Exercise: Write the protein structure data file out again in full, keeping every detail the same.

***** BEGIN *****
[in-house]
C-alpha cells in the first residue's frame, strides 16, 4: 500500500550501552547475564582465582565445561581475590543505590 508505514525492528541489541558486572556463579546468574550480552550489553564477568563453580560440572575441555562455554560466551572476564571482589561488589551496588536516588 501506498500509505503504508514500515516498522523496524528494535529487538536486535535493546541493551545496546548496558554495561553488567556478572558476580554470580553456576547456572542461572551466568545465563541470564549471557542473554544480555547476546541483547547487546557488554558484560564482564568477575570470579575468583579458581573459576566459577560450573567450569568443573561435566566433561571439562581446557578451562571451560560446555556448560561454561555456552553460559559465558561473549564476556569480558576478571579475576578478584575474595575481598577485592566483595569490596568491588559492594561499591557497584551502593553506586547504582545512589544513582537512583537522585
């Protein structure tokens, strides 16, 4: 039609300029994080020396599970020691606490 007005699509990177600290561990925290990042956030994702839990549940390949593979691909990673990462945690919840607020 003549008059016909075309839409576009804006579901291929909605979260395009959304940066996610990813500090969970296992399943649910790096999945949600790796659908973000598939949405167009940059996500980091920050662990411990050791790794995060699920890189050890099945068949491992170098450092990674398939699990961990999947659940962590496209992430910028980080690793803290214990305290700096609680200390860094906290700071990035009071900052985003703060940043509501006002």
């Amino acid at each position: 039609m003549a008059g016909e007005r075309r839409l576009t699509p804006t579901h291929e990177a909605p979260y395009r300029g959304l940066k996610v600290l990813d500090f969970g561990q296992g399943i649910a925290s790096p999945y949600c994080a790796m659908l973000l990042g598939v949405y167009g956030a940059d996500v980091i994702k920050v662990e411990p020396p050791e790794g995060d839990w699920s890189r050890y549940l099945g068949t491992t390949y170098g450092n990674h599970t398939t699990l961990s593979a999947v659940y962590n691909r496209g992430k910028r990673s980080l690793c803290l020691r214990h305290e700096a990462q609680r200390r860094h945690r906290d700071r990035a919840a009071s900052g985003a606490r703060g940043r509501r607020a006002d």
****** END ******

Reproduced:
[in-house]
C-alpha cells in the first residue's frame, strides 16, 4: 500500500550501552547475564582465582565445561581475590543505590 508505514525492528541489541558486572556463579546468574550480552550489553564477568563453580560440572575441555562455554560466551572476564571482589561488589551496588536516588 501506498500509505503504508514500515516498522523496524528494535529487538536486535535493546541493551545496546548496558554495561553488567556478572558476580554470580553456576547456572542461572551466568545465563541470564549471557542473554544480555547476546541483547547487546557488554558484560564482564568477575570470579575468583579458581573459576566459577560450573567450569568443573561435566566433561571439562581446557578451562571451560560446555556448560561454561555456552553460559559465558561473549564476556569480558576478571579475576578478584575474595575481598577485592566483595569490596568491588559492594561499591557497584551502593553506586547504582545512589544513582537512583537522585
């Protein structure tokens, strides 16, 4: 039609300029994080020396599970020691606490 007005699509990177600290561990925290990042956030994702839990549940390949593979691909990673990462945690919840607020 003549008059016909075309839409576009804006579901291929909605979260395009959304940066996610990813500090969970296992399943649910790096999945949600790796659908973000598939949405167009940059996500980091920050662990411990050791790794995060699920890189050890099945068949491992170098450092990674398939699990961990999947659940962590496209992430910028980080690793803290214990305290700096609680200390860094906290700071990035009071900052985003703060940043509501006002």
């Amino acid at each position: 039609m003549a008059g016909e007005r075309r839409l576009t699509p804006t579901h291929e990177a909605p979260y395009r300029g959304l940066k996610v600290l990813d500090f969970g561990q296992g399943i649910a925290s790096p999945y949600c994080a790796m659908l973000l990042g598939v949405y167009g956030a940059d996500v980091i994702k920050v662990e411990p020396p050791e790794g995060d839990w699920s890189r050890y549940l099945g068949t491992t390949y170098g450092n990674h599970t398939t699990l961990s593979a999947v659940y962590n691909r496209g992430k910028r990673s980080l690793c803290l020691r214990h305290e700096a990462q609680r200390r860094h945690r906290d700071r990035a919840a009071s900052g985003a606490r703060g940043r509501r607020a006002d």